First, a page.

On September 8, 2022, the Advocate General (“AG”) of the Court of Justice of the European Union (“CJEU”) opined that data subjects should be able to lodge a complaint with a Supervisory Authority against a controller/processor for allegedly breaching the GDPR and, in parallel, lodge judicial redress proceedings against the same controller/processor for damages resulting from the alleged GDPR violation.

The case that was referred to the CJEU relates to a shareholder’s request to access audio recordings of a company meeting.  The company provided the shareholder only with extracts of his/her interventions.  Subsequently, the shareholder filed a complaint with the Hungarian Supervisory Authority for a breach of his/her right of access and asking the Supervisory Authority to order the company to disclose additional recordings.  The Supervisory Authority rejected the complaint.  As a result, the shareholder appealed the Supervisory Authority’s decision before a court and in parallel initiated separate judicial proceedings against the company asking for remedies for damages suffered.

The GDPR provides that a data subject may take any of the following actions:

  • lodge a complaint against a controller or a processor for non-compliance with the GDPR with a Supervisory Authority (Article 77);
  • lodge judicial proceedings appealing a decision of a Supervisory Authority (Article 78); and
  • lodge judicial proceedings against a controller or a processor claiming remedies for damages resulting from a GDPR violation (Article 79).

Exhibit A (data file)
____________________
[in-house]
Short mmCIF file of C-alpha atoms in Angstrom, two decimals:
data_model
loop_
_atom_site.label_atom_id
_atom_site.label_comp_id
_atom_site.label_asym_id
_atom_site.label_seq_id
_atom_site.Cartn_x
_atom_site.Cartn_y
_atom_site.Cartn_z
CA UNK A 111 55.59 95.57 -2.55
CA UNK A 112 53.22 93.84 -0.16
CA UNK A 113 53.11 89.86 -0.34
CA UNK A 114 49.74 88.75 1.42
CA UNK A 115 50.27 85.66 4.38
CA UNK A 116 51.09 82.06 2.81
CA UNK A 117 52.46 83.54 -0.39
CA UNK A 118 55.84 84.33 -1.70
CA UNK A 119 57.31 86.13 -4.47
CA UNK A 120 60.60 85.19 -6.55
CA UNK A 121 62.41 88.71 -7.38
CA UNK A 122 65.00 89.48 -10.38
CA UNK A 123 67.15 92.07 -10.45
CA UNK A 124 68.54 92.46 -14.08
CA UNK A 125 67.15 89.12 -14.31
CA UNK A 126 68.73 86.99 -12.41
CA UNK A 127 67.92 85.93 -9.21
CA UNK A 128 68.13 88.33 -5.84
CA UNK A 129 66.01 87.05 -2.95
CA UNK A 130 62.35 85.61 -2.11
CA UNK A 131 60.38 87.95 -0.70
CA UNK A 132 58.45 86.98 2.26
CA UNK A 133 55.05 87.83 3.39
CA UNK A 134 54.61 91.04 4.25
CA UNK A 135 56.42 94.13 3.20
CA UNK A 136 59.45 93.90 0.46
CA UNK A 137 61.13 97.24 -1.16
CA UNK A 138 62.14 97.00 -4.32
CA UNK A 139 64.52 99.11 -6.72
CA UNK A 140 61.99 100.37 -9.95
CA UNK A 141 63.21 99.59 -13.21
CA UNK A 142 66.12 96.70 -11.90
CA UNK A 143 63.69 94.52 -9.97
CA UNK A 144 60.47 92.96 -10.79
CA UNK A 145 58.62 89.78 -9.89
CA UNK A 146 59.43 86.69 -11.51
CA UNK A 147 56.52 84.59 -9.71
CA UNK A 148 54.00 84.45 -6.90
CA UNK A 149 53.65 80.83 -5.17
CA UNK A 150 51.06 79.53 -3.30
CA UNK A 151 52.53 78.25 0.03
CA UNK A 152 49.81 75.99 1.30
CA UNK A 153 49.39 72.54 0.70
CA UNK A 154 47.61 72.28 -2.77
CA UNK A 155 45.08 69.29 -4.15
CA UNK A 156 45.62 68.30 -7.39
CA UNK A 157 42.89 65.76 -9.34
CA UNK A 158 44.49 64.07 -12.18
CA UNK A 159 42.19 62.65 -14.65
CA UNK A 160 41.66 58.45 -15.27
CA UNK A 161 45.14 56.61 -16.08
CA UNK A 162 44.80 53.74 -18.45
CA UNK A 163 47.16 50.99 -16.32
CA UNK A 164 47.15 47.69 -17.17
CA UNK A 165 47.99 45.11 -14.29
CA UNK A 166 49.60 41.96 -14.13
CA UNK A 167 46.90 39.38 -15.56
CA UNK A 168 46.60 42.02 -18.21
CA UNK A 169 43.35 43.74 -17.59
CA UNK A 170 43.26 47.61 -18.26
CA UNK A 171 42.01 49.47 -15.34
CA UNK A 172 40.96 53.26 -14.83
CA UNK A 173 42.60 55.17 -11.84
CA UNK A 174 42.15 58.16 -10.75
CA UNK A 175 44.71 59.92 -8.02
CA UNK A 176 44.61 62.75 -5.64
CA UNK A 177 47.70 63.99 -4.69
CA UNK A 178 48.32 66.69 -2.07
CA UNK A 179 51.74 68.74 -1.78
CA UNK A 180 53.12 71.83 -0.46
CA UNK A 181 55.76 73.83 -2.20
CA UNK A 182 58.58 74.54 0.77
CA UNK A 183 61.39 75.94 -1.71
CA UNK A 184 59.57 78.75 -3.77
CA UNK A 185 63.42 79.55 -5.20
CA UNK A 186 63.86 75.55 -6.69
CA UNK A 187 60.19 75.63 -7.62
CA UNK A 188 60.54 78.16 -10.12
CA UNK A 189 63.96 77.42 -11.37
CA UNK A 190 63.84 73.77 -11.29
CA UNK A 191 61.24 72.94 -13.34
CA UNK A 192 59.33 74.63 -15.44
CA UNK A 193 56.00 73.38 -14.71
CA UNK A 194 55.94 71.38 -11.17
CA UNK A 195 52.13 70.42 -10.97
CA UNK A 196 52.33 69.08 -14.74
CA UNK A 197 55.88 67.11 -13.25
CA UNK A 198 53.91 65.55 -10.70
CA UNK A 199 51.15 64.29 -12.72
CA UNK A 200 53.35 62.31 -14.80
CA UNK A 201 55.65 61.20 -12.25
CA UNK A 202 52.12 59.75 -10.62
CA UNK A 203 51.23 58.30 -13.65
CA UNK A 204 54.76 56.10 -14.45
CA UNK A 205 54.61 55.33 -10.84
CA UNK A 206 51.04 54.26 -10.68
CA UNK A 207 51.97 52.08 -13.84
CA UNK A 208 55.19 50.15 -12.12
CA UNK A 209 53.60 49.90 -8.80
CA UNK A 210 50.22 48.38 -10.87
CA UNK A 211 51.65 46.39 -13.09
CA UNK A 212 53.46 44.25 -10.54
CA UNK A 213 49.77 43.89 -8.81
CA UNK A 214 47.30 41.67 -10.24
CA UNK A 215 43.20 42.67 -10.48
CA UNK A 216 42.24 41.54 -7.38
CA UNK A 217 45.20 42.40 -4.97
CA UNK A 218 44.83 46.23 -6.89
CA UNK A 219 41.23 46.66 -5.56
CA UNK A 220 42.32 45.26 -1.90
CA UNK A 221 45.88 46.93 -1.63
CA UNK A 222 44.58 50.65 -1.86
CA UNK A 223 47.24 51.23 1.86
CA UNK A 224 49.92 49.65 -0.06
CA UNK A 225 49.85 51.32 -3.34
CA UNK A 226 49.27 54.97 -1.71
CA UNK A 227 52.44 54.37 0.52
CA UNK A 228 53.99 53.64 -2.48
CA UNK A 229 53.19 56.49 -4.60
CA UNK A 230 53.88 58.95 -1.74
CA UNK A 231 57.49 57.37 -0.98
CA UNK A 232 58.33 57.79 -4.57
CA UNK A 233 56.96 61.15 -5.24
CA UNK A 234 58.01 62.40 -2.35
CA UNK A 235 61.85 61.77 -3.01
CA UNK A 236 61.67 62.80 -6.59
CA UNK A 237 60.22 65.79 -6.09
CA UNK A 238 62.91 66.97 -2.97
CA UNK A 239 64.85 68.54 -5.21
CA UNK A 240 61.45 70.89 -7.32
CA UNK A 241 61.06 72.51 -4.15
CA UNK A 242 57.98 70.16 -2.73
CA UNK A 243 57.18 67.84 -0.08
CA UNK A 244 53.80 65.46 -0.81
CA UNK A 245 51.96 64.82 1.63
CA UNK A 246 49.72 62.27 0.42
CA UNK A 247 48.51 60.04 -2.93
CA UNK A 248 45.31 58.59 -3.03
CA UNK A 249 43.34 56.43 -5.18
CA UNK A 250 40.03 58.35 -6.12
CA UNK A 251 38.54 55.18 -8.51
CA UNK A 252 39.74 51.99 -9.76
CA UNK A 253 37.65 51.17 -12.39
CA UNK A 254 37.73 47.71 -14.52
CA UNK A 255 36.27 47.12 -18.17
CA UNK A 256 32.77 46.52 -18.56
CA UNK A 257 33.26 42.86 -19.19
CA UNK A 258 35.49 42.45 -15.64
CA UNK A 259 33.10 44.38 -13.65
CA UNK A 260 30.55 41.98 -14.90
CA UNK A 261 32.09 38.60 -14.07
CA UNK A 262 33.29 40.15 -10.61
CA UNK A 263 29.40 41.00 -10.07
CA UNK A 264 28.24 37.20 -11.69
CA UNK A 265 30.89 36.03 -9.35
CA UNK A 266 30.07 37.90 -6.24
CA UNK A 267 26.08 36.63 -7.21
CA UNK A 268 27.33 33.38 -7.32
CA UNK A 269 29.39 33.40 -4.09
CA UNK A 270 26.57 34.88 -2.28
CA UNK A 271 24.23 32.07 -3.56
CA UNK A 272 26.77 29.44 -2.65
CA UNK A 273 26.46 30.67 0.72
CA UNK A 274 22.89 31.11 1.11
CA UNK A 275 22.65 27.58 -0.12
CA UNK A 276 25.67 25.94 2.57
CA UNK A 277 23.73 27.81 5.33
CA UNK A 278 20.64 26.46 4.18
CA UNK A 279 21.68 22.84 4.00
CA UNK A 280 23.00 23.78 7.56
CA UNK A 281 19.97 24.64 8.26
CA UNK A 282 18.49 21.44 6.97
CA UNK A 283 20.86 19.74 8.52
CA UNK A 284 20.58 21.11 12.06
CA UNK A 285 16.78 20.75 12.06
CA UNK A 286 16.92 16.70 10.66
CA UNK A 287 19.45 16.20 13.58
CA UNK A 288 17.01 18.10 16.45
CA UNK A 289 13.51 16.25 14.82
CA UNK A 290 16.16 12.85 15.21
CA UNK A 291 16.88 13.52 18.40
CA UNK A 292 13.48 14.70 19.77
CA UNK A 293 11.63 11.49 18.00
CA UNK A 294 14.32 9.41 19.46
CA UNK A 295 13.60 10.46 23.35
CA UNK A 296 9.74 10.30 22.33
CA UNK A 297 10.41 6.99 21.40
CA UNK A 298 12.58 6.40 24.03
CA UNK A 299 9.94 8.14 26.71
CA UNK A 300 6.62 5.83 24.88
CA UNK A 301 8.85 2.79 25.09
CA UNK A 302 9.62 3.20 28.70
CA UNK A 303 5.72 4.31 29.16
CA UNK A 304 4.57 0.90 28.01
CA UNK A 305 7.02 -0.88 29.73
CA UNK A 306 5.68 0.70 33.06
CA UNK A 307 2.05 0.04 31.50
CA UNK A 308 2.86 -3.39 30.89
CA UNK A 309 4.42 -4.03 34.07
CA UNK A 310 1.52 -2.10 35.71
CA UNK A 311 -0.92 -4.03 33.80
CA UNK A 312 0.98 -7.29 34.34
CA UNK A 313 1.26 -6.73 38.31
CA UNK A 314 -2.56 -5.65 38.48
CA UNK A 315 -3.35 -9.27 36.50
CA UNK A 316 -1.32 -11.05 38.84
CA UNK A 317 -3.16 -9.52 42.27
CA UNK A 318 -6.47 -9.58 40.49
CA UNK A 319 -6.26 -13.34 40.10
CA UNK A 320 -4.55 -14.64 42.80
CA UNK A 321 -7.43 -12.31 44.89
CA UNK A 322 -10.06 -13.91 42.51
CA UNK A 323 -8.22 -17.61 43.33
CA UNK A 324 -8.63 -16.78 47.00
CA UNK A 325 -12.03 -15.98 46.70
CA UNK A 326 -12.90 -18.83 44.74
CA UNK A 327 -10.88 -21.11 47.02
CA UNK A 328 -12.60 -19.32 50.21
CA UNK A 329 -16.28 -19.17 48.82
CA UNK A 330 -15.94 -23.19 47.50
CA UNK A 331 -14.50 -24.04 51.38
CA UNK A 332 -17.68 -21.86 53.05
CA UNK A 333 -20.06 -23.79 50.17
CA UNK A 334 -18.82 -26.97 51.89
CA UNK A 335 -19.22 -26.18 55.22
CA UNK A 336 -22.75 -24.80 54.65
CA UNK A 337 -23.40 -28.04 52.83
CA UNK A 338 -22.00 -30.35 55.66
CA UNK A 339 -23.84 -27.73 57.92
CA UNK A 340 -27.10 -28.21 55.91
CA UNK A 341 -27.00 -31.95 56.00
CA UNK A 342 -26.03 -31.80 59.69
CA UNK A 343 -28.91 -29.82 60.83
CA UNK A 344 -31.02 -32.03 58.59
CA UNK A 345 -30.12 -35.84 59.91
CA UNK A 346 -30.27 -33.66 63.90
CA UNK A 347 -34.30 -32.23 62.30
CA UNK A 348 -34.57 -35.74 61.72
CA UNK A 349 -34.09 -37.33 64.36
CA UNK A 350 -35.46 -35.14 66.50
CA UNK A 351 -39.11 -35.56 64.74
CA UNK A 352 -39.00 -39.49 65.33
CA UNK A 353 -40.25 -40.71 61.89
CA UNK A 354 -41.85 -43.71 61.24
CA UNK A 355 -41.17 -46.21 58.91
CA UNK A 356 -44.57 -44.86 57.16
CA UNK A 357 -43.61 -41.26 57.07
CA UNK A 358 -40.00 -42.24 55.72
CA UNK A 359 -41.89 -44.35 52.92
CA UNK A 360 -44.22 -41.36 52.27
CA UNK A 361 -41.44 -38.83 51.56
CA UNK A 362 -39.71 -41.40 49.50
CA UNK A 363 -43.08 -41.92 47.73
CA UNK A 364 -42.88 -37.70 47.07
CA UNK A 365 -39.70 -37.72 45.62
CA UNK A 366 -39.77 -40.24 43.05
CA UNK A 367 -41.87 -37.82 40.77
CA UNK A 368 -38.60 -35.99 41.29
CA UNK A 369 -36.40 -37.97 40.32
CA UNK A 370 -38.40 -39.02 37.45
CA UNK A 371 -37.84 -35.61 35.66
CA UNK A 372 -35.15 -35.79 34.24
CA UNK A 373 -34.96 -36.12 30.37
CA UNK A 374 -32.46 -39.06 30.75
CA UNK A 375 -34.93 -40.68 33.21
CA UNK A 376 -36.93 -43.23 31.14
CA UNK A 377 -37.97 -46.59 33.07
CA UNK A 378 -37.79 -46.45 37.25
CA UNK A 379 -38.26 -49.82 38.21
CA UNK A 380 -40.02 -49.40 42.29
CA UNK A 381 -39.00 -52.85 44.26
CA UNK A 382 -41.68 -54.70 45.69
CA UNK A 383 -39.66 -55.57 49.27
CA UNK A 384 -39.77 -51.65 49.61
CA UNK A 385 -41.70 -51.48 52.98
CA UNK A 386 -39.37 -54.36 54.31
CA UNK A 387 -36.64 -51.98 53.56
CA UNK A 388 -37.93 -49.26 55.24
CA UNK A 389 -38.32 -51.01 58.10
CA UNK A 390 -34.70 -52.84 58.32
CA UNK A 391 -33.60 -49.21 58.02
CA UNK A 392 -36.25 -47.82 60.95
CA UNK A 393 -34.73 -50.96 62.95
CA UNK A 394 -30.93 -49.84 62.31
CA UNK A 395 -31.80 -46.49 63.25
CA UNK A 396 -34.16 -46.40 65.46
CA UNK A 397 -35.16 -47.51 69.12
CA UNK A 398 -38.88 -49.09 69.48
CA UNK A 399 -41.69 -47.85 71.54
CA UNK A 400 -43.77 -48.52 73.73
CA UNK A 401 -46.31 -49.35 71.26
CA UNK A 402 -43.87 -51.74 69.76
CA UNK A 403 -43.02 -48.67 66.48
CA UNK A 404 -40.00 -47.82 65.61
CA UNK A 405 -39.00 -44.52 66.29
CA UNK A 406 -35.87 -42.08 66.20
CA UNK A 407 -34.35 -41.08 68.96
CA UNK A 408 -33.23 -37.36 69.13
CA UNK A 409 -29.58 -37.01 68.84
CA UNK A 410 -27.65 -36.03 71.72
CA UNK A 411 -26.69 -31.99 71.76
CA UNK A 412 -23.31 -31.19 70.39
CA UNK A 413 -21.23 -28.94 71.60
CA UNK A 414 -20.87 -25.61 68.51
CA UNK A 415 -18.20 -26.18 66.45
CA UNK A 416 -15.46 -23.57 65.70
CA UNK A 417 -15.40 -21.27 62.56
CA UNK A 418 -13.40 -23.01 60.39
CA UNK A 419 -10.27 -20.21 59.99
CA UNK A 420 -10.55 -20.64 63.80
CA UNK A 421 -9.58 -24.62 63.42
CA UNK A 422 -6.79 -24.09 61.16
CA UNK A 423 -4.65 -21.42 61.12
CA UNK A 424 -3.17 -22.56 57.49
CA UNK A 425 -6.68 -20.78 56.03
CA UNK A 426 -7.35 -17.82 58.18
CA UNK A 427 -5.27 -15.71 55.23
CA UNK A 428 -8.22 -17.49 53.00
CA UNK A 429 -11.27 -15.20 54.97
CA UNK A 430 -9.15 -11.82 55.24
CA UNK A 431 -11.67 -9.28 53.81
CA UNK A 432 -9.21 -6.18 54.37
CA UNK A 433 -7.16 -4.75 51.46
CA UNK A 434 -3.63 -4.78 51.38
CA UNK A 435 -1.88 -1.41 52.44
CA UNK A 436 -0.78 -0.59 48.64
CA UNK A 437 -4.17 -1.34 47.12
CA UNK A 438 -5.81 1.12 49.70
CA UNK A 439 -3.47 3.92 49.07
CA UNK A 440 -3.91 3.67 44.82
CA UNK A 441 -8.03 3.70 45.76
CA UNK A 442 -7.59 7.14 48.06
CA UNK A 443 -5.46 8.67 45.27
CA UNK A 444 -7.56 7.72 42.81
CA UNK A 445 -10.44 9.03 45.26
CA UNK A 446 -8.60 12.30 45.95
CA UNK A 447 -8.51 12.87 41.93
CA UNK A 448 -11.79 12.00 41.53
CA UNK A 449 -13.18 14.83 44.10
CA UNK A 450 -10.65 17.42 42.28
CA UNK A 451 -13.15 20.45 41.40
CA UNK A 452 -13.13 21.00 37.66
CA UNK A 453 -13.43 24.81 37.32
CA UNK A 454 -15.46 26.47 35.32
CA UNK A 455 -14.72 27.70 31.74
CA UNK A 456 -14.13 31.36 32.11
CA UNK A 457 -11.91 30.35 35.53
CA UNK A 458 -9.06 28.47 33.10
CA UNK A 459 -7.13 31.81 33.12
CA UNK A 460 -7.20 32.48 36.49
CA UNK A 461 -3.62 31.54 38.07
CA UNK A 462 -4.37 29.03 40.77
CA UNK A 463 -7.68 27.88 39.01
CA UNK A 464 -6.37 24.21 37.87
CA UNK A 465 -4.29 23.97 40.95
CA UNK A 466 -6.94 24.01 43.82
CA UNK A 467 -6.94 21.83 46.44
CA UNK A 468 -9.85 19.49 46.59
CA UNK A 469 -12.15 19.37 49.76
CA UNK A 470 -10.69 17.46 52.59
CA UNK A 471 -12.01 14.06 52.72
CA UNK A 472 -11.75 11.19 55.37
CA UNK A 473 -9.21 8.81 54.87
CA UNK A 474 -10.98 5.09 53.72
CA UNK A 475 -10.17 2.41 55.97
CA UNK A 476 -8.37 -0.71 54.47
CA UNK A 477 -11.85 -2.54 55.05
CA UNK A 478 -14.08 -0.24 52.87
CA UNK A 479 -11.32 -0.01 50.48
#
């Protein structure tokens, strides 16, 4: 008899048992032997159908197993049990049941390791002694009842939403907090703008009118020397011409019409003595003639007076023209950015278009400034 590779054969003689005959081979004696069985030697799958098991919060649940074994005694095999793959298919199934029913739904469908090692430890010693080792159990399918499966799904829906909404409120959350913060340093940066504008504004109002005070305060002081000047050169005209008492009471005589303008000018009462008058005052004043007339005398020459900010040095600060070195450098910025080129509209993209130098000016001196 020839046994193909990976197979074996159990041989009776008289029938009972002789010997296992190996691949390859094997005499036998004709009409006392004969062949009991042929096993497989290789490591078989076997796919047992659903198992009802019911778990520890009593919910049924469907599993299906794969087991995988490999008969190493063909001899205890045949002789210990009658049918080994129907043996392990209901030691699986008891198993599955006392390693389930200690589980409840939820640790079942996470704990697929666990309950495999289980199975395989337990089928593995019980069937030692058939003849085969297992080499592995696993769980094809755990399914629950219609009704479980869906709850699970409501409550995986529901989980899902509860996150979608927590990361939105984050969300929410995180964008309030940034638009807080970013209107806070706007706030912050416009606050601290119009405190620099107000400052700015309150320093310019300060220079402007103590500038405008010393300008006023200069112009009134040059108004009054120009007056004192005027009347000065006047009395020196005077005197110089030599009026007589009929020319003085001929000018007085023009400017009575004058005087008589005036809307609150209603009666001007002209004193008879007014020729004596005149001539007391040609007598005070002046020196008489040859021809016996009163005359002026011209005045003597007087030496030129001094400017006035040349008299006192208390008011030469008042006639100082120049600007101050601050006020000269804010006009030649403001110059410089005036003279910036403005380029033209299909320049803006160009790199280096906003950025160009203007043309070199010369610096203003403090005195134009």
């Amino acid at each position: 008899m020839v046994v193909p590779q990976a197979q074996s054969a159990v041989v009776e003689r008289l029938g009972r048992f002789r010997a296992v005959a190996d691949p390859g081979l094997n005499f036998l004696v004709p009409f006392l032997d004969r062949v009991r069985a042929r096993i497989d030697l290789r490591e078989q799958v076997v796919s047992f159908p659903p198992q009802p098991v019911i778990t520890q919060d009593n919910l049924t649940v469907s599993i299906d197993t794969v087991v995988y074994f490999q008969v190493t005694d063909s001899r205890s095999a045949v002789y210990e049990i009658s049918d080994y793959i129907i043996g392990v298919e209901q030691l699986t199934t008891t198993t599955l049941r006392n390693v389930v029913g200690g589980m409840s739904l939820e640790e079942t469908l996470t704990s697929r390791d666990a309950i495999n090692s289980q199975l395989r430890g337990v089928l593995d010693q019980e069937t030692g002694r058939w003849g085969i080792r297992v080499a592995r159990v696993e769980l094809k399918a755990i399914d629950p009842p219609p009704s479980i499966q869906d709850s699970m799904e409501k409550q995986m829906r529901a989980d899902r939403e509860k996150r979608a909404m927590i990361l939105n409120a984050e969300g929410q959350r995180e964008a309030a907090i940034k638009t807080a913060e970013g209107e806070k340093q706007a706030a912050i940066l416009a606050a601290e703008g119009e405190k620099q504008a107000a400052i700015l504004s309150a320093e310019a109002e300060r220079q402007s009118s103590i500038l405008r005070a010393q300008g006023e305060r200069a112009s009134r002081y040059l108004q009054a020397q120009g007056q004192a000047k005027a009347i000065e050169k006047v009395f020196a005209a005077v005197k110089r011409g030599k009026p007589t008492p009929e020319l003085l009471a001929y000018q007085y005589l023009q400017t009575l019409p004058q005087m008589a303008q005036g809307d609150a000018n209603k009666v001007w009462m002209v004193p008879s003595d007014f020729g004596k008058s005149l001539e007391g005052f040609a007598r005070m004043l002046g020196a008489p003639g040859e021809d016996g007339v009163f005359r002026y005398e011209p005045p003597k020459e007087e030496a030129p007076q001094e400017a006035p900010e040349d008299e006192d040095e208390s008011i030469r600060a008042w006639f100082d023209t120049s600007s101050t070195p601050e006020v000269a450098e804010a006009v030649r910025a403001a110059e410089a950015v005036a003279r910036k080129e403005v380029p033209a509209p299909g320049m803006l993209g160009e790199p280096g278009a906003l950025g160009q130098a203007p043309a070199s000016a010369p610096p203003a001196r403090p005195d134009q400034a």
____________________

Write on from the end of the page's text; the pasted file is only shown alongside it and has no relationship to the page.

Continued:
According to the AG, each of these proceedings may run independently from one another.  The GDPR only provides rules for parallel actions in different Member States, but not within the same Member State.

The AG found that the Supervisory Authority’s investigation of a controller or processor’s GDPR violation (pursuant to Article 77) and the court’s redress proceedings (pursuant to Article 79) run in parallel and their outcomes are independent from one another.  For example, that means that even if a Supervisory Authority decides that there is no GDPR violation, a court may decide to the contrary and grant a data subject remedies for the damages he or she suffered.

The AG is also of the opinion that when a data subject appeals a Supervisory Authority’s decision before a court (pursuant to Article 78), this court is not bound by any (separate) court’s decision on whether to grant the data subject remedies for damages suffered from a GDPR violation (pursuant to Article 79).

However, the AG recognised that parallel actions may result in conflicting outcomes and create legal uncertainty.  Therefore, the AG found that Member States should adopt the necessary procedural safeguards to prevent conflicting decisions within the same Member State relating to the same processing of personal data, as far as possible and in accordance with Article 47 of the EU Charter of Fundamental Rights.  However, the AG pointed out that these safeguards may not: (i) be less favourable than those safeguards in national law governing similar situations and (ii) make it practically impossible or excessively difficult for data subjects to exercise their GDPR rights.